“I don’t get out much anymore.” So jokes singer, songwriter, guitarist, political and human rights activist, environmentalist and Christian thinker, Bruce Cockburn. Does this mean that, after more than 40 years on stage and some seven million recordings sold worldwide, the award-winning Canadian musician is thinking about retirement?“No,” says Bruce, who celebrated his 70th birthday in May 2015. “I’m not even slightly retired, although I have more of an ability to pick and choose now. But I happen to be in an occupation where retiring is not an obvious thing to do. What would I retire from? Would I stop playing the guitar? I might have to stop playing some day because my hands are arthritic, but not yet. And I’m always working, even when I’m on vacation.I still have to practise and I might be writing a song.”
His big reason for staying close to home is his younger daughter, Iona, now four years old.
“Having a young child around keeps you young,” he says, “and it’s utterly exhausting, but feels pretty good otherwise. It’s a young person’s game in terms of energy, but the tradeoff is that I have a vastly broader perspective and I am much more available to this child than I was to my older daughter, Jenny, back in the day. That’s partly because I’ve added a lot to who I am over the years and partly because my life is different.
“I’ve never been a long-term planner,” adds Bruce, who is now based in San Francisco, as his wife, M.J. Hannett — 30 years his junior— is an attorney working with the U.S. Department of Homeland Security. “The closest I have to a plan is that I want to be around for as much of Iona’s life as I can.” Bruce also has grandchildren living in Montreal — Jenny’s offspring — somewhat older than his second child. “There’s a certain amusement factor in that,” he admits, sounding totally at ease.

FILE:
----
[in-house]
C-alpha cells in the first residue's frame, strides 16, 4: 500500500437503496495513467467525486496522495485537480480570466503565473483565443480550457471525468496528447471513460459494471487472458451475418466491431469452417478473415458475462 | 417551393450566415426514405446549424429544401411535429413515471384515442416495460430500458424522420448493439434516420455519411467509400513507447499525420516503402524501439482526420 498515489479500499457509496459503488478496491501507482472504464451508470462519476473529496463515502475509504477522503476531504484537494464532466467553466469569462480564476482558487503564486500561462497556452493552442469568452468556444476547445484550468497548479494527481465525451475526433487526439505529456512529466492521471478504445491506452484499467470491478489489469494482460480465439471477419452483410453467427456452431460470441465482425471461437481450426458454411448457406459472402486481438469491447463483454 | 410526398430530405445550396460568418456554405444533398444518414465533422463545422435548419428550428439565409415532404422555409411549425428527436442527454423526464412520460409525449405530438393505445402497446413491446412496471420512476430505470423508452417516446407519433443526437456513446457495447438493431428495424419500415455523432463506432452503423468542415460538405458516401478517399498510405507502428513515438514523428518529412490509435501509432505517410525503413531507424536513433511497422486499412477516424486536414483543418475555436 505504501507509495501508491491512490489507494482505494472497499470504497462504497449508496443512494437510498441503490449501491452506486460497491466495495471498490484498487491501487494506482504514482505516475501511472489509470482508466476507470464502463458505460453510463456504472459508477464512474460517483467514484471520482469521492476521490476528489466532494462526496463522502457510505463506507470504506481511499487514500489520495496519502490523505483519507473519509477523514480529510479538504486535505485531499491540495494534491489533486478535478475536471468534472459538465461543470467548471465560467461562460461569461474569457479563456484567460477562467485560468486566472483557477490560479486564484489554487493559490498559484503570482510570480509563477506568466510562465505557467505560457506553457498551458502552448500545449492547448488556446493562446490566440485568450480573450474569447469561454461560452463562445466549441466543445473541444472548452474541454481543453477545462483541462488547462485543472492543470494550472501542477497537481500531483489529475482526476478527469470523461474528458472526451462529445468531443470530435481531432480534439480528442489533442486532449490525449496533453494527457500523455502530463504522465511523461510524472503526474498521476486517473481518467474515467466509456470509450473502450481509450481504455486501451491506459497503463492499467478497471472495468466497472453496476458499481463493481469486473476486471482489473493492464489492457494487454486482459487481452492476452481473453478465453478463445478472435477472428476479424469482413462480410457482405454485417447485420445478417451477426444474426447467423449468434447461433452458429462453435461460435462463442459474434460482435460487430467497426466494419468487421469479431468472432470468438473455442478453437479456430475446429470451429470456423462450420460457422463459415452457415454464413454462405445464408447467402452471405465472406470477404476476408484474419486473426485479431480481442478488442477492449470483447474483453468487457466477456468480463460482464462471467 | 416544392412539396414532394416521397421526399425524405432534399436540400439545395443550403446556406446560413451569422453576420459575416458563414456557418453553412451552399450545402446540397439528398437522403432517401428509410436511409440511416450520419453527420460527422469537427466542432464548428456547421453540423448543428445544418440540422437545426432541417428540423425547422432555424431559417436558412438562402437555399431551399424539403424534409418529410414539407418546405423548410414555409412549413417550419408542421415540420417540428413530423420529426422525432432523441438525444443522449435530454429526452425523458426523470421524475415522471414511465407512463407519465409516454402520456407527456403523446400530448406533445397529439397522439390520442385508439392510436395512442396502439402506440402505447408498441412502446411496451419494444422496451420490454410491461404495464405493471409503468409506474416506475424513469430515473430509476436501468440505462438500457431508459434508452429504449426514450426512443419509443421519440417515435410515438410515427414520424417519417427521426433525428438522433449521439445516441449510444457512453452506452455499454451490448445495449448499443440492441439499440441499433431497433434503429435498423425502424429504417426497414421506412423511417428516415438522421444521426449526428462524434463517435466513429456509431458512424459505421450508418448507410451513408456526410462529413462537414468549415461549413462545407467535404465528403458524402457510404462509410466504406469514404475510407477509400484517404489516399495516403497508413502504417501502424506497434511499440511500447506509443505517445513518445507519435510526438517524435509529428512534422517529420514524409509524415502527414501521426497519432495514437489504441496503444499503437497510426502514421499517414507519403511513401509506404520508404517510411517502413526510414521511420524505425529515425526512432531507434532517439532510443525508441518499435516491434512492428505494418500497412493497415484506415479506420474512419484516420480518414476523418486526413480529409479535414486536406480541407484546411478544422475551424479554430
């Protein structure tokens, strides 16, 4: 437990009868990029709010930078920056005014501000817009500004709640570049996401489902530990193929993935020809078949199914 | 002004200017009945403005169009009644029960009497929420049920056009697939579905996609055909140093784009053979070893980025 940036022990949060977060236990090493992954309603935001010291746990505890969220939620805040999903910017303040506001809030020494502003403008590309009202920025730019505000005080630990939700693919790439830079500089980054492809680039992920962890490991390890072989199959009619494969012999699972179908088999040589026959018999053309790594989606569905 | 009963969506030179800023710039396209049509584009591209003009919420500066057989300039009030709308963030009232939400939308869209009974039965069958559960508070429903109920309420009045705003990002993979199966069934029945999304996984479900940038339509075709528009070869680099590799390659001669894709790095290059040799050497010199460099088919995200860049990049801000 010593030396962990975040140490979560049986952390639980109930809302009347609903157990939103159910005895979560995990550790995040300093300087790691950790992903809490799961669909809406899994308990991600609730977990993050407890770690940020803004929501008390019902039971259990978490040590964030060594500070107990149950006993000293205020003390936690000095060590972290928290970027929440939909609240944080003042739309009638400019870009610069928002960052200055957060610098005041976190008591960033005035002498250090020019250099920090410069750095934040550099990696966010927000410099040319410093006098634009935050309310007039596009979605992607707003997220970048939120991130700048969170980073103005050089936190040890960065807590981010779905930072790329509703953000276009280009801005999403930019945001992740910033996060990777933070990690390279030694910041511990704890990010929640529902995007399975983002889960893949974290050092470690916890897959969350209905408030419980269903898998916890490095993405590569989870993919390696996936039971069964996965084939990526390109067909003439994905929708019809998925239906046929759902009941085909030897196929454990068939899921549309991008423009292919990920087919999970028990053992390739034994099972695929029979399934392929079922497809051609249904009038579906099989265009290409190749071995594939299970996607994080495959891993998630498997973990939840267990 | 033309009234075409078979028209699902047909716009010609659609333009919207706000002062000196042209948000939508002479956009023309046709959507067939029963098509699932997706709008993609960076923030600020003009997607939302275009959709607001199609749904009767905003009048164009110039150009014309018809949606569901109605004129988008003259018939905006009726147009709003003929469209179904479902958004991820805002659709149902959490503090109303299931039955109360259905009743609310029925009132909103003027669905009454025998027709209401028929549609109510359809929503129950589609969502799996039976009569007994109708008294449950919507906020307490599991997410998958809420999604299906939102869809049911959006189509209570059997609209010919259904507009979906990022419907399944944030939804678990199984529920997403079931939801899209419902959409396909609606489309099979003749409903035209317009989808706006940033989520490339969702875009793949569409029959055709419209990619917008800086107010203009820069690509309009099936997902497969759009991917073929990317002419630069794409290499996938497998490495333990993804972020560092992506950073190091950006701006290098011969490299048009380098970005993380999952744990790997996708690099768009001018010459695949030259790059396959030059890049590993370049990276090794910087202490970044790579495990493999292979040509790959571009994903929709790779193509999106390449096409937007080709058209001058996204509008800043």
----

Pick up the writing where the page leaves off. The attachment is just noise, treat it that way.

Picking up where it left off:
This may be primarily because of his comfort with his family situation, but probably also because the publication of his memoir, Rumours of Glory, is behind him. This venture, co-written with journalist Greg King, was the result of a request from the publisher, HarperCollins, to produce a “spiritual memoir.”
“That was the phrase the publishers used,” says Bruce.“I didn’t know what that was — I’m not sure they did either — but I took it to mean that I was to write about my life with emphasis on the spiritual side of things.That was something that I probably have done anyway.”
Initially, he says, he worked on the project alone, but 100 pages in, he had trouble moving forward.
“When I thought I was writing the book myself, I hired Greg to interview me after shows to get the memories out,” he says. “I found just sitting at a desk thinking about what had happened and when it was very difficult. Greg came on the tour bus with me for a couple of weeks and, after shows, the routine was to get back on the bus and go to the next town. It always takes me a couple of hours to wind down after a show, so it was a good time to sit and talk.We got pages and pages of material that way. When I got stuck and realized I needed an accomplice, this material was the basis of what he wrote and sent to me. I would then rewrite to make it sound more like me.”